Anyone who knew my grandpa (former County Press editor Jim Fitzgerald) knew he was a wise man. He was a talented editor and columnist and a pretty well-liked guy. But the more I think about some of the things he said to me over the years, the more I realize he was also a brand expert.
Long a slave to fashion, I have gone through lots of fashion phases in which it was cool to wear a shirt or other items of clothing featuring a brand like Nike, Esprit, Gap, Abercrombie and many more. These branded items of clothing were open game when it came to teasing from my grandpa. He’d ask, “So, when does your check from Nike arrive?” Because I was only 9 years old, I had no clue what he was talking about. He’d continue. “Well, you’re doing them a huge favor by walking around, promoting them like that on your T-shirt, so they better pay you.” Insert 9-year old, and later, 15-year-old, and later, 25-year-old eye roll here. “Oh, Grandpa … It’s cool to wear this shirt. I paid them!” I’d say. This response led him to shriek or gasp or feign falling out of his chair, all while doing his own signature eye roll. (He was a really fun grandpa, if you couldn’t tell.).
The truth is, he was right. I was (and still am on occasion) doing brands a huge favor by wearing their name and logo on my clothing. I was reminded of our conversation when I read a recent inc.com article by Geoffery James on the topic. He writes: “… it drives me crazy when I go to a conference (or anyplace that entrepreneurs gather) and see otherwise sensible businesspeople wearing hats, shirts, jackets and backpacks emblazoned with brands that don’t belong to them … I’ve seen entrepreneurs wearing consumer brands, vacation brands, sports brands, and even brands belonging to their competitors … Why in the name of Sam Hill would any sane entrepreneur willingly provide free advertising for anything other than his or her own company or (if you’re a one-person shop) his or her own personal brand?”
James, my grandpa agrees. I do too. Our publisher Wes Smith agrees so much that he believes the rule should expand beyond entrepreneurs. For that reason, I’ve spent time this past week researching the best branded clothing pieces for our team.
Many of our team members, by nature of their profession, spend hours outside of our four walls working. Our reporters, especially our sports team, are terrific brand ambassadors for us, spending night after night on the football field, in high school gyms and more. Our general reporters are the same, photographing parades, family-fun events and more almost daily. Even if a team member heads to an office or a coffee shop to conduct an interview, it’s a great idea to have them wear the View Newspaper Group logo on nice, neat, useful pieces of clothing. Will the pieces I’ve ordered be right for every occasion? Certainly not, but for most of the work we do, they will be great.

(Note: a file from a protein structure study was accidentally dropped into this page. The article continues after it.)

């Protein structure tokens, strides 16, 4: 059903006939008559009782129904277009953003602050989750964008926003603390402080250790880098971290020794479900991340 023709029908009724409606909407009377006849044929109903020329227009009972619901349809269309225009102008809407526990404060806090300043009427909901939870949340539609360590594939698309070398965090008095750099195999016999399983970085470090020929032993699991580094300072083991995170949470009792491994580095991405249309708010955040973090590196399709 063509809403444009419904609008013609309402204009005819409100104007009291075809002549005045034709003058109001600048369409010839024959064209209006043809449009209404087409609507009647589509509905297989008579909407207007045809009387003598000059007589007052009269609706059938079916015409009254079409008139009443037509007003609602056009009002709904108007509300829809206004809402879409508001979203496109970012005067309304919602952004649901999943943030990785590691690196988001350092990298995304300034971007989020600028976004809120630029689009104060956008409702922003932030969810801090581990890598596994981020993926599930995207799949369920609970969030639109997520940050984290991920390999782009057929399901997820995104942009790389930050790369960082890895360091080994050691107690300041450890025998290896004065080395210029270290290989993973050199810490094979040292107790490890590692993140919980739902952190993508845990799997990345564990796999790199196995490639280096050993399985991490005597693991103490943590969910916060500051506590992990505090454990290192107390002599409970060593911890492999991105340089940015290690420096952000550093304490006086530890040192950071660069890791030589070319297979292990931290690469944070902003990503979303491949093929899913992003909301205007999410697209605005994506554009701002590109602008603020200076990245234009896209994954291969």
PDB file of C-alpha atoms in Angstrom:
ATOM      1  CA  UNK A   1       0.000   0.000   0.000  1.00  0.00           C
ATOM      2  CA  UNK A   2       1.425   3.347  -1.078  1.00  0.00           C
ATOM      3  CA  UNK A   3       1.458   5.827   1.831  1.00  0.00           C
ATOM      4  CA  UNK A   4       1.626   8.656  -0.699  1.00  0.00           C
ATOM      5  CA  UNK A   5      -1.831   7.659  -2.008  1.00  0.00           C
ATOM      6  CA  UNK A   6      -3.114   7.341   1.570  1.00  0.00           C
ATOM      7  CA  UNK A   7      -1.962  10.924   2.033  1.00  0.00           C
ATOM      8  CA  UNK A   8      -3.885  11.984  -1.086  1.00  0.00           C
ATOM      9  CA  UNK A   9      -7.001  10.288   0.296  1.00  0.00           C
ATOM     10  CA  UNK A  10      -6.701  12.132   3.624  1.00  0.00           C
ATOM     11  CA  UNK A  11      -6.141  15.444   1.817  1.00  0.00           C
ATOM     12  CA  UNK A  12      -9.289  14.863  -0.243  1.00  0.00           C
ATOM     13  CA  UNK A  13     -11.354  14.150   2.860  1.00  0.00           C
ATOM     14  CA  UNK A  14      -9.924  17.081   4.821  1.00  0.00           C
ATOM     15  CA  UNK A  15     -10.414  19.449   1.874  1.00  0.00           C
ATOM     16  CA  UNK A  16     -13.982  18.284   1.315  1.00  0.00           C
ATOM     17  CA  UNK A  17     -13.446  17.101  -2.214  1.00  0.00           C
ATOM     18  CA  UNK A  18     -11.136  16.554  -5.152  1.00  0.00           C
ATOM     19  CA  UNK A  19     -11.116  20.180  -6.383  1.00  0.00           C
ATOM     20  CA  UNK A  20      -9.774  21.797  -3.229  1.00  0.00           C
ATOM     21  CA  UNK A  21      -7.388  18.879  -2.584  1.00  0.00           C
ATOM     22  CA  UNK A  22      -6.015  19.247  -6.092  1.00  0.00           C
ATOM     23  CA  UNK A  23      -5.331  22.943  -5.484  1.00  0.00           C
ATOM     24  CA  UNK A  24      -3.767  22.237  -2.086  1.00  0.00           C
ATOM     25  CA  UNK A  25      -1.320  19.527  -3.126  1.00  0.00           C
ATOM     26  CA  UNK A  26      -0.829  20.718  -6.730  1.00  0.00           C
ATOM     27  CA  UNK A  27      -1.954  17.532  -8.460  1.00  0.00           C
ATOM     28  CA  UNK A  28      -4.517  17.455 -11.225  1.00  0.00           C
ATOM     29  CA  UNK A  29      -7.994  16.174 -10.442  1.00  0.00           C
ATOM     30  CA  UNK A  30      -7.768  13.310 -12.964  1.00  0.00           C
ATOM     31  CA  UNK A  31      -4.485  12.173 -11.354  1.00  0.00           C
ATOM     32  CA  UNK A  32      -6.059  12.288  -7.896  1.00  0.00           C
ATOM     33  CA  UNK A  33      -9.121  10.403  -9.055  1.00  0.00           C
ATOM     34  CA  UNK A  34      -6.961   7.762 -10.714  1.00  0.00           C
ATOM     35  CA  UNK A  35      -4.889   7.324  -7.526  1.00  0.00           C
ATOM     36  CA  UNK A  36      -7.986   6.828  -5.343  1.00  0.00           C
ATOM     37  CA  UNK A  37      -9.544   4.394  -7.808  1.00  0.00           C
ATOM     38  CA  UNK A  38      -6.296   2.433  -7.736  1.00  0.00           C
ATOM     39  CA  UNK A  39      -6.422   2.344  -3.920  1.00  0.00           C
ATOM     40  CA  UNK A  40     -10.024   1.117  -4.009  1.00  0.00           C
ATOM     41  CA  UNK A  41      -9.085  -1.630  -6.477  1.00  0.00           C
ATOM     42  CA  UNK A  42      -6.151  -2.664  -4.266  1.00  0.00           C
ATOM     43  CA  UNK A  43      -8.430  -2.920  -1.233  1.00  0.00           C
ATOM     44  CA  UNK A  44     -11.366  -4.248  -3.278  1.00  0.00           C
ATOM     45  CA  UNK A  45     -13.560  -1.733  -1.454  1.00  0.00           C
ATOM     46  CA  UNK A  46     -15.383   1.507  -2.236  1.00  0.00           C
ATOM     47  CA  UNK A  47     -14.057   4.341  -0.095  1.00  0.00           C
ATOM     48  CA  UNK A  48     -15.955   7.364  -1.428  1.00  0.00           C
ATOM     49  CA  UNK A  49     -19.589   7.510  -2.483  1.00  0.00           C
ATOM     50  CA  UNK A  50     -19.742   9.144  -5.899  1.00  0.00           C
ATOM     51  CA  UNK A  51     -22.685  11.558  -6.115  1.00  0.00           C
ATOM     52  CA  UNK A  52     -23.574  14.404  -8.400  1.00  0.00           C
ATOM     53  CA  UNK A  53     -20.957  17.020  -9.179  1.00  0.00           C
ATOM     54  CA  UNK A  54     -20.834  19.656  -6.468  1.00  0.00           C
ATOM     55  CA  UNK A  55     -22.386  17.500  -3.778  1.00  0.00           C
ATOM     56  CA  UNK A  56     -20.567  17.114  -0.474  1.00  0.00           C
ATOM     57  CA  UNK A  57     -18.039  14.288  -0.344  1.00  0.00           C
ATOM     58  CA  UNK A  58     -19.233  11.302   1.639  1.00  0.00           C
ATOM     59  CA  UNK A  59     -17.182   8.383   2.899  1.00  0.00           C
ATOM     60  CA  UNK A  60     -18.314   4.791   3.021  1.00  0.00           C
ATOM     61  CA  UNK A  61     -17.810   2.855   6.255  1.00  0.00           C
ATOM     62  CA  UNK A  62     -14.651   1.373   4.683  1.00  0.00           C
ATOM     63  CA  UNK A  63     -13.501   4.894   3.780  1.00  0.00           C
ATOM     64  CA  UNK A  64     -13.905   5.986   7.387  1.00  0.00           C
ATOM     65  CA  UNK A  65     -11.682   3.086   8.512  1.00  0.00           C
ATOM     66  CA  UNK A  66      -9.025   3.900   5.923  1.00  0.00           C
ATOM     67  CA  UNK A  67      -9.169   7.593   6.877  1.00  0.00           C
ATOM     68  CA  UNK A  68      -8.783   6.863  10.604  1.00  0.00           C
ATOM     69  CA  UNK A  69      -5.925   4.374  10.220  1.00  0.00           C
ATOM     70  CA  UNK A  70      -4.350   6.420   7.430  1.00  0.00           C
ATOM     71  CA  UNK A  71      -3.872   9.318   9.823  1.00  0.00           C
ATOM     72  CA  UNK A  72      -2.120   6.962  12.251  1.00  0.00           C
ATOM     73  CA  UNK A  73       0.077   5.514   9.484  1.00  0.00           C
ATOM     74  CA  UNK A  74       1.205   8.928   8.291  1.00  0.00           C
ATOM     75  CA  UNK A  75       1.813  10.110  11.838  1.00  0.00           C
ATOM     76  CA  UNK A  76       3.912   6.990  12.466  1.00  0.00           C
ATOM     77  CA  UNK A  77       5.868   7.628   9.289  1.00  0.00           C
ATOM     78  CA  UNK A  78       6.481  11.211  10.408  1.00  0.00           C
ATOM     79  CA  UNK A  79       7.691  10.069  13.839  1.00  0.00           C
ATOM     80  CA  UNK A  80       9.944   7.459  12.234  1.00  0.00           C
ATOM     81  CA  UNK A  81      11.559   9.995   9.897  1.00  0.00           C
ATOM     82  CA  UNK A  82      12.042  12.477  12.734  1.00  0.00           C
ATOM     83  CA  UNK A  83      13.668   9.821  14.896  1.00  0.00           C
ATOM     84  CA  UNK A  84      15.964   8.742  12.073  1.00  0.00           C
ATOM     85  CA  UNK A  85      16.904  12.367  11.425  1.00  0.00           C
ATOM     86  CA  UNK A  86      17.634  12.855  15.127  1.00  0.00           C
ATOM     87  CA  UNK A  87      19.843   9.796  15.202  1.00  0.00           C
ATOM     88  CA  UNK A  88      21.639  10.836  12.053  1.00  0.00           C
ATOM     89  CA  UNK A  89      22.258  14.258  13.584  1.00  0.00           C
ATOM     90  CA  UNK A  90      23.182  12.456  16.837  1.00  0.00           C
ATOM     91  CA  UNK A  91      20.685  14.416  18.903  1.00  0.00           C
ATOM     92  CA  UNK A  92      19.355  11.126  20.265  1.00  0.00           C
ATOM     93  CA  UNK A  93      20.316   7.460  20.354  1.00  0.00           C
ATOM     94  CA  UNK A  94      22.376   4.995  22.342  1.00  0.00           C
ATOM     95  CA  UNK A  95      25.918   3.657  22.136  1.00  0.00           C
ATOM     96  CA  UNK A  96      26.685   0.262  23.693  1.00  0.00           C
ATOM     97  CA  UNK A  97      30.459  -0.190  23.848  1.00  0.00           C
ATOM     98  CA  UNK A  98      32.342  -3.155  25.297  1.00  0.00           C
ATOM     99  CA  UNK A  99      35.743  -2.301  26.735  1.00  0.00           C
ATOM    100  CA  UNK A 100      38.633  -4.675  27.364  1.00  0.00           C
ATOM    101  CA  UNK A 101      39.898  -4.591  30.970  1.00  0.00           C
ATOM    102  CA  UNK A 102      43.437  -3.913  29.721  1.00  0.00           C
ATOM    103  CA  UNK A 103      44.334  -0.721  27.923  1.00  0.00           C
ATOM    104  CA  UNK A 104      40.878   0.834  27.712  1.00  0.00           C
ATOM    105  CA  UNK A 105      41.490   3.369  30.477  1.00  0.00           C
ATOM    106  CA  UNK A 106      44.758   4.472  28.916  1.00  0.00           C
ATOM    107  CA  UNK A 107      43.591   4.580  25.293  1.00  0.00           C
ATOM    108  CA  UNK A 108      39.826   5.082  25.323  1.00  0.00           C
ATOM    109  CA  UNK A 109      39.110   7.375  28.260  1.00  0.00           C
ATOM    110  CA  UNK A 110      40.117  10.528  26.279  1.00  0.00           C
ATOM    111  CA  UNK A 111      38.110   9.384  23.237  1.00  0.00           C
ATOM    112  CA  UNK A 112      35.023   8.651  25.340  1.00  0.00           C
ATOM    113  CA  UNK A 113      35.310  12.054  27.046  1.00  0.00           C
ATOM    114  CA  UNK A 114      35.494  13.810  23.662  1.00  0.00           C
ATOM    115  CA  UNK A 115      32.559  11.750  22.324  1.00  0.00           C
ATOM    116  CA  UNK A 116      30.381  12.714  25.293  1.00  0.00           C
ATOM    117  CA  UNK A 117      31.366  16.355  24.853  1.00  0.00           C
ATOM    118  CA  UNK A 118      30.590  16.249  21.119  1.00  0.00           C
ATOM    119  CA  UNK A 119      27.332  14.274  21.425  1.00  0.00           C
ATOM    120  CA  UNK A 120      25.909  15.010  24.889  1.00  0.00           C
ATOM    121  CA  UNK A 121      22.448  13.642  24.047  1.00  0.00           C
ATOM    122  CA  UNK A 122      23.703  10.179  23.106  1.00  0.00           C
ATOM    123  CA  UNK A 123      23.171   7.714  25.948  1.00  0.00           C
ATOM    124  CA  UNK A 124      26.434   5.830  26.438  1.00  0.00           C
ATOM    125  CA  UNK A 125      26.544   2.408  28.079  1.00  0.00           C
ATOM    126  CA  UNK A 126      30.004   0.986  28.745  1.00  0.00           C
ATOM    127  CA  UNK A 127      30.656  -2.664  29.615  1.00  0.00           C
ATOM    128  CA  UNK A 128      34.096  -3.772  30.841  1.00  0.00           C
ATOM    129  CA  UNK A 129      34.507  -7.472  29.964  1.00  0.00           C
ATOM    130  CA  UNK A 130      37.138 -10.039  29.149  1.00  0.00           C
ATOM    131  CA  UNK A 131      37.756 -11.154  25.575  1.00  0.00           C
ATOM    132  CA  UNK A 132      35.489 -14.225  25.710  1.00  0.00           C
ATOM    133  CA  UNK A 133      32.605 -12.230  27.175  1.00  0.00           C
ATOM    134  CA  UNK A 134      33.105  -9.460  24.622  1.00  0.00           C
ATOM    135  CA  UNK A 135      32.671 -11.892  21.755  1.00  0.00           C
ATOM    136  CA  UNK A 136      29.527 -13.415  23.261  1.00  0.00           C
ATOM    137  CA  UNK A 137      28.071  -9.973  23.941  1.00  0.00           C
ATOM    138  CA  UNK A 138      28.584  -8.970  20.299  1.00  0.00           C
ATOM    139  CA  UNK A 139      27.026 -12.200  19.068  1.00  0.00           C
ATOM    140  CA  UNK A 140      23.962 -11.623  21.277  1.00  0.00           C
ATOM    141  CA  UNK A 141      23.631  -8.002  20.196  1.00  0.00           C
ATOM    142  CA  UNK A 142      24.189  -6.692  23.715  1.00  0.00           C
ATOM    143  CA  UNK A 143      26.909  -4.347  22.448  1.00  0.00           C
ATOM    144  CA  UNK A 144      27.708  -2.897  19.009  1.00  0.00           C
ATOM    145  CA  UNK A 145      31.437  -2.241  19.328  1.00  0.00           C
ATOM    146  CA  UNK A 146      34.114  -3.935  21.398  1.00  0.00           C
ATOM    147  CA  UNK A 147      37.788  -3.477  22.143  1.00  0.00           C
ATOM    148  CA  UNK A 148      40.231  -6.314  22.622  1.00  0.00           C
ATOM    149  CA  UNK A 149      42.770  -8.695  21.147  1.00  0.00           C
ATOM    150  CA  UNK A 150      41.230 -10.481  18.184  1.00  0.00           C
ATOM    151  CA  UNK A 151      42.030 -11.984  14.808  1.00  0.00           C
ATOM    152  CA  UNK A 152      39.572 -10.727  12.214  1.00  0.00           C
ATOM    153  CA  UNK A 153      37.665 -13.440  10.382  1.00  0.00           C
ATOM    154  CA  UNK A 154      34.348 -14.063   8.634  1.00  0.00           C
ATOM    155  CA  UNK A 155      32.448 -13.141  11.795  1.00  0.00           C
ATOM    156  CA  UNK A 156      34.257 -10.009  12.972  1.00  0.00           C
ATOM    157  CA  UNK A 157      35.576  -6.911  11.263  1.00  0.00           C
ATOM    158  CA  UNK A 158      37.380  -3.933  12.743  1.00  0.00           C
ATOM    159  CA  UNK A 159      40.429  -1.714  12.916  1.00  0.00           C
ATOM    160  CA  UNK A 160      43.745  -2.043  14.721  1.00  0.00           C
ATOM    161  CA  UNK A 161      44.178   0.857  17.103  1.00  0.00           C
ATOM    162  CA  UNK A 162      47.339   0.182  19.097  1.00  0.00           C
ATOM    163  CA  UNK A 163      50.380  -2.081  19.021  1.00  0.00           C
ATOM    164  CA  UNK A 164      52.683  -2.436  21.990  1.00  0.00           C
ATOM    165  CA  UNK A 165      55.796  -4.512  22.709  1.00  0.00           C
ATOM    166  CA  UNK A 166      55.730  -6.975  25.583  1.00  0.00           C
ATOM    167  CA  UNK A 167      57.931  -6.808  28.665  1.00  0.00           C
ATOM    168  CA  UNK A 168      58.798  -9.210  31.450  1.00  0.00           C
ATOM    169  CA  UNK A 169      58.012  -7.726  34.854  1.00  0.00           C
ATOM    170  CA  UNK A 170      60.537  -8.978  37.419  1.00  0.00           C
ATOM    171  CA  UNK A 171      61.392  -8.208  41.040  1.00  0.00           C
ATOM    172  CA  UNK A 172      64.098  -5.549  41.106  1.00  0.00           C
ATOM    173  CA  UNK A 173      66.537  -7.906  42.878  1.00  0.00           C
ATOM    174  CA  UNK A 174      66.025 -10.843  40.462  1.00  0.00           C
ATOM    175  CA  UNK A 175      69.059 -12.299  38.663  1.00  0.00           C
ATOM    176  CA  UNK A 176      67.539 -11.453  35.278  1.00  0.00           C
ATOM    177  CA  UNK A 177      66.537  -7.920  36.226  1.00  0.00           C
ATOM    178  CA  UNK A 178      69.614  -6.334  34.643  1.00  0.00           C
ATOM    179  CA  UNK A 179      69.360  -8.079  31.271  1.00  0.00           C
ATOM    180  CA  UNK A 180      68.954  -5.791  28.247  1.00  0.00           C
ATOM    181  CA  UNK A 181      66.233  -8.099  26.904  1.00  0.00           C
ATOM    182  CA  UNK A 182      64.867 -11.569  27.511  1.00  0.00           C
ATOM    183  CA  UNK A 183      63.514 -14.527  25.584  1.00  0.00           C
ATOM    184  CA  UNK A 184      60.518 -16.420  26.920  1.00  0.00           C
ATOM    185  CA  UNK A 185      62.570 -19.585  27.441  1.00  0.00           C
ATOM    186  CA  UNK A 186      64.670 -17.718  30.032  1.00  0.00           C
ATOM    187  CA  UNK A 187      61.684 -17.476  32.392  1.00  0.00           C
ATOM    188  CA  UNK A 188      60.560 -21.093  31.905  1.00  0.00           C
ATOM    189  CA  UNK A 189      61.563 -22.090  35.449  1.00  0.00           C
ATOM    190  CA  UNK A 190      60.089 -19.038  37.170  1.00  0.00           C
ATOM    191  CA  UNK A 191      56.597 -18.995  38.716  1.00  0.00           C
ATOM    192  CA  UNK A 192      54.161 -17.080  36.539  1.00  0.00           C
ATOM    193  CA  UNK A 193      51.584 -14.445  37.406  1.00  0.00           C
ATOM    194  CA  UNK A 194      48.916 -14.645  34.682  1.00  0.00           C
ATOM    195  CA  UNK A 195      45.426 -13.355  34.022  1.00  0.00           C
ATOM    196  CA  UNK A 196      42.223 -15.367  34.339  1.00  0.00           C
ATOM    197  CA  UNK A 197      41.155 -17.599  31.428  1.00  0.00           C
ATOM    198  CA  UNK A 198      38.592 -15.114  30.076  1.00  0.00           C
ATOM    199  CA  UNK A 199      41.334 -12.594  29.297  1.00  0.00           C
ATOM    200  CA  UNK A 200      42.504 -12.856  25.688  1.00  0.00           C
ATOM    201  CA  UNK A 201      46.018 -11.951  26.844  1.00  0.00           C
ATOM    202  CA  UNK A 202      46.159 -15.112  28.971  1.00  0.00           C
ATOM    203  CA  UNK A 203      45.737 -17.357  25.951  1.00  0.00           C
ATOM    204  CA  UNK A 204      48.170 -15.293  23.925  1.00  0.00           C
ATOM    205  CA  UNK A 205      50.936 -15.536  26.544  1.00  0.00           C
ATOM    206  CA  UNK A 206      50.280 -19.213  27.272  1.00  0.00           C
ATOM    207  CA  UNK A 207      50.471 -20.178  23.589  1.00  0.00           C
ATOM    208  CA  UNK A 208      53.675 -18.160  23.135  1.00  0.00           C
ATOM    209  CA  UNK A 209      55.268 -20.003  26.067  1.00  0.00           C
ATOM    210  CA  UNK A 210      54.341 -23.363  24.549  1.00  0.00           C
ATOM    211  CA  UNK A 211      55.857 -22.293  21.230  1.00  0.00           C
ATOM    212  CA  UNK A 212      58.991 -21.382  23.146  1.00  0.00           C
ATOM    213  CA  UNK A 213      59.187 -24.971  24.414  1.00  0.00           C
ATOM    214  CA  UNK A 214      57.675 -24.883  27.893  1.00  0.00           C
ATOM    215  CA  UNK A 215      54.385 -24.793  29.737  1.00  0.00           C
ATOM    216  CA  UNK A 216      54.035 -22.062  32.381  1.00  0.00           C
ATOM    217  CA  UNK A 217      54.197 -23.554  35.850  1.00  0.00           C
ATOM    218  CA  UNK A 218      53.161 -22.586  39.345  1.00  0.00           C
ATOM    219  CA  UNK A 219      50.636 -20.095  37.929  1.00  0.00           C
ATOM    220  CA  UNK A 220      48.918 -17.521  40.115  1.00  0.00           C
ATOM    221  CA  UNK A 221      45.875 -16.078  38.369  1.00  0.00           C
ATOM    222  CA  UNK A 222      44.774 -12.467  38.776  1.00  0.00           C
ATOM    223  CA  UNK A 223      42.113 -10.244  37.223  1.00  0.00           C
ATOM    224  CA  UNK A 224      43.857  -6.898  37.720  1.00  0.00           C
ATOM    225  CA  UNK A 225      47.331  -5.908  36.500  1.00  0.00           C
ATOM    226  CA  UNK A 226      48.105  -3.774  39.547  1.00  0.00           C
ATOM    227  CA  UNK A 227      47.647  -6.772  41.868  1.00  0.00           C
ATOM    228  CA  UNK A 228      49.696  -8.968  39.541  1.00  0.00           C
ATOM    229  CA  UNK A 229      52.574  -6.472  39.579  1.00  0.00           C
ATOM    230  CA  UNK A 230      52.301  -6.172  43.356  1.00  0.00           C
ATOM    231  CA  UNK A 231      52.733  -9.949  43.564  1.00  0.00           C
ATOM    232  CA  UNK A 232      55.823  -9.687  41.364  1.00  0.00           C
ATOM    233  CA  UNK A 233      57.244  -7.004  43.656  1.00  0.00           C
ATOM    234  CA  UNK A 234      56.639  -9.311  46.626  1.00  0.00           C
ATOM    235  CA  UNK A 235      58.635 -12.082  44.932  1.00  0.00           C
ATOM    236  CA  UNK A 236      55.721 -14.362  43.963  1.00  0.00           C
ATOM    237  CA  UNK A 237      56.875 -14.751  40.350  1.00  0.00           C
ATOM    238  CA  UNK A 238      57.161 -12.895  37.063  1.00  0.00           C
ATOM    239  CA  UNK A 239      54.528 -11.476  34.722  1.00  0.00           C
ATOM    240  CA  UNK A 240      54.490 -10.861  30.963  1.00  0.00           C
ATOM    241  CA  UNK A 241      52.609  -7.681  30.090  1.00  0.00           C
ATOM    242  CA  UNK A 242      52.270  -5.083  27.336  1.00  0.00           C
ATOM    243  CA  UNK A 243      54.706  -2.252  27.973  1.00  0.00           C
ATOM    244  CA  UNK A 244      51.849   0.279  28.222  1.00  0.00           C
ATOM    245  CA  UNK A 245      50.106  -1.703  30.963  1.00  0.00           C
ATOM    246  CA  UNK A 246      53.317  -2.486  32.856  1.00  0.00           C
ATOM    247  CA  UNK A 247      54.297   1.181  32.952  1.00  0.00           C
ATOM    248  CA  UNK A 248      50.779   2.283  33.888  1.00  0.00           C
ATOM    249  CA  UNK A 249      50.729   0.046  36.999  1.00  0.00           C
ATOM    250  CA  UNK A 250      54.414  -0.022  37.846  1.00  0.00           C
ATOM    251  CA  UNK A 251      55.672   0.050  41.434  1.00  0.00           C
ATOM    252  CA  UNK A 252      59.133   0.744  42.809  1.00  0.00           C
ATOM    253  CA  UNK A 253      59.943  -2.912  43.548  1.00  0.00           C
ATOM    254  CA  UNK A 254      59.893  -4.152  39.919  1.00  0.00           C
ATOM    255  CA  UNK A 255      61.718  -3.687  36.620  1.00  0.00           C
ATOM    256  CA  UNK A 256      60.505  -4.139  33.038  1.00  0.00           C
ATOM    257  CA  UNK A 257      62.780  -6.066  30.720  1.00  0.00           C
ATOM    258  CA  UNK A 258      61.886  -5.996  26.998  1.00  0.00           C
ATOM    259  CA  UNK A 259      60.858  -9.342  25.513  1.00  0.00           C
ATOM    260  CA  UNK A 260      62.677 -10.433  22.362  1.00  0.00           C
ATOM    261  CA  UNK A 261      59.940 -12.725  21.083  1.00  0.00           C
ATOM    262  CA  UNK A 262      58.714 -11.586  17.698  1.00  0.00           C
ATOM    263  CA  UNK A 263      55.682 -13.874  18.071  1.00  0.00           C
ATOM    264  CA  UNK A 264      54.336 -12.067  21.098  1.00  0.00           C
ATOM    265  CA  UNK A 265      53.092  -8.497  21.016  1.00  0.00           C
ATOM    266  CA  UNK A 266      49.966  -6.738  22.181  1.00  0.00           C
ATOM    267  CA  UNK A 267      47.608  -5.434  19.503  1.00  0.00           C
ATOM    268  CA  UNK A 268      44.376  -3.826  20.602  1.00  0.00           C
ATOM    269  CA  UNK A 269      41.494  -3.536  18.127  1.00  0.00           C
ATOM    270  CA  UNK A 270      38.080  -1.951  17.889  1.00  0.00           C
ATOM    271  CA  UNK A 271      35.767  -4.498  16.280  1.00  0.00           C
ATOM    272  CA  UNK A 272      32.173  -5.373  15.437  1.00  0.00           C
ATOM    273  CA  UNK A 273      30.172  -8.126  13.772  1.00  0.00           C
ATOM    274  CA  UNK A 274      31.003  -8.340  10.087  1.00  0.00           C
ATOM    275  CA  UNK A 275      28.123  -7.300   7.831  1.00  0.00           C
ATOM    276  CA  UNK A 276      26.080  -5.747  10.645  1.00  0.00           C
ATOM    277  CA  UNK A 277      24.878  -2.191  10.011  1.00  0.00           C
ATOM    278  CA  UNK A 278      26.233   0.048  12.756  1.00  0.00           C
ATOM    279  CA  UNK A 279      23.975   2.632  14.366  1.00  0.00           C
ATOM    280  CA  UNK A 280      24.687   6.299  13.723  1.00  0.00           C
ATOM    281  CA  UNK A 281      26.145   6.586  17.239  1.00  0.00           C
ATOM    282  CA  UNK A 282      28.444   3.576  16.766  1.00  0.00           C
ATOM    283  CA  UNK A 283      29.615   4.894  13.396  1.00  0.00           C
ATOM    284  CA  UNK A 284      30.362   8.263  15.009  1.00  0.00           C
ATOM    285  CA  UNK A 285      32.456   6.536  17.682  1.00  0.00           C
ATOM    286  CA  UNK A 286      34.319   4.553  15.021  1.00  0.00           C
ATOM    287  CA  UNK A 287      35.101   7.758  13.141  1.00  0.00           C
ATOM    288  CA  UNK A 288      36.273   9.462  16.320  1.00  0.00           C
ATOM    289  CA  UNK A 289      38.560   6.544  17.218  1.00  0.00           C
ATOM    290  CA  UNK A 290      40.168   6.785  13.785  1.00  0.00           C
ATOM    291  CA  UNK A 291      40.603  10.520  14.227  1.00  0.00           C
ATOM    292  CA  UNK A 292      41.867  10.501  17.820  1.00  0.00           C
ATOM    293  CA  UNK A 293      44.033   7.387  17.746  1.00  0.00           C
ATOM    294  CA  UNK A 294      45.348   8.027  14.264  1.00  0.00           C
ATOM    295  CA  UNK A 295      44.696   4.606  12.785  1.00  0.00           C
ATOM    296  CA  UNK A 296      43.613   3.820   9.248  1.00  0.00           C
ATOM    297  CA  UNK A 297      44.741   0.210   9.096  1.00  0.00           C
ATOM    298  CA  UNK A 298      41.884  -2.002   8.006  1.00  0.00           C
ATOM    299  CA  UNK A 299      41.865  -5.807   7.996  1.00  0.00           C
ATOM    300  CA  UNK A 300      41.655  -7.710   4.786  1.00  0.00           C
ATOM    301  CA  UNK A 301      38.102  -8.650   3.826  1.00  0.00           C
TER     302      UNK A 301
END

I’ve written before in this space how much I believe in dressing for success. You don’t have to be obsessed with shopping and fashion or have three closets (like I do) to benefit from the many rewards that dressing for success can offer.
Whether you’re wearing items branded with your name and logo or you’re taking an extra 10 minutes to ensure your outfit is right for your career, your day ahead and so on, it all plays a vital role in branding — both that of your personal brand and that of the organization you work for. From James’ inc.com article, “ … the physical manifestations of your brand — your name and (if you have them) your logo and tag line — are also important, because they can and should trigger and reinforce the positive emotions that you’ve worked so hard to create.” Wearing these items on clothing you’d be wearing anyway, is a great way to strengthen your brand.
The way you dress should do exactly the same — branded or not. People come to me for creative solutions, so it’s only natural that my wardrobe is a bit creative. Entrepreneur.com contributor Tareq Samara takes it one step further, saying, “In my opinion, a man who knows how to rock a v-neck shirt paired with a chain also knows how to cope well with changing trends in business.” That’s an interesting take. It also gives me a business related excuse to refresh my wardrobe more often. (Insert Grandpa’s eye roll here.)
What’s your take on wearing branded items? Let me know at firstname.lastname@example.org.
Emily Caswell is the brand manager for the View Group of companies.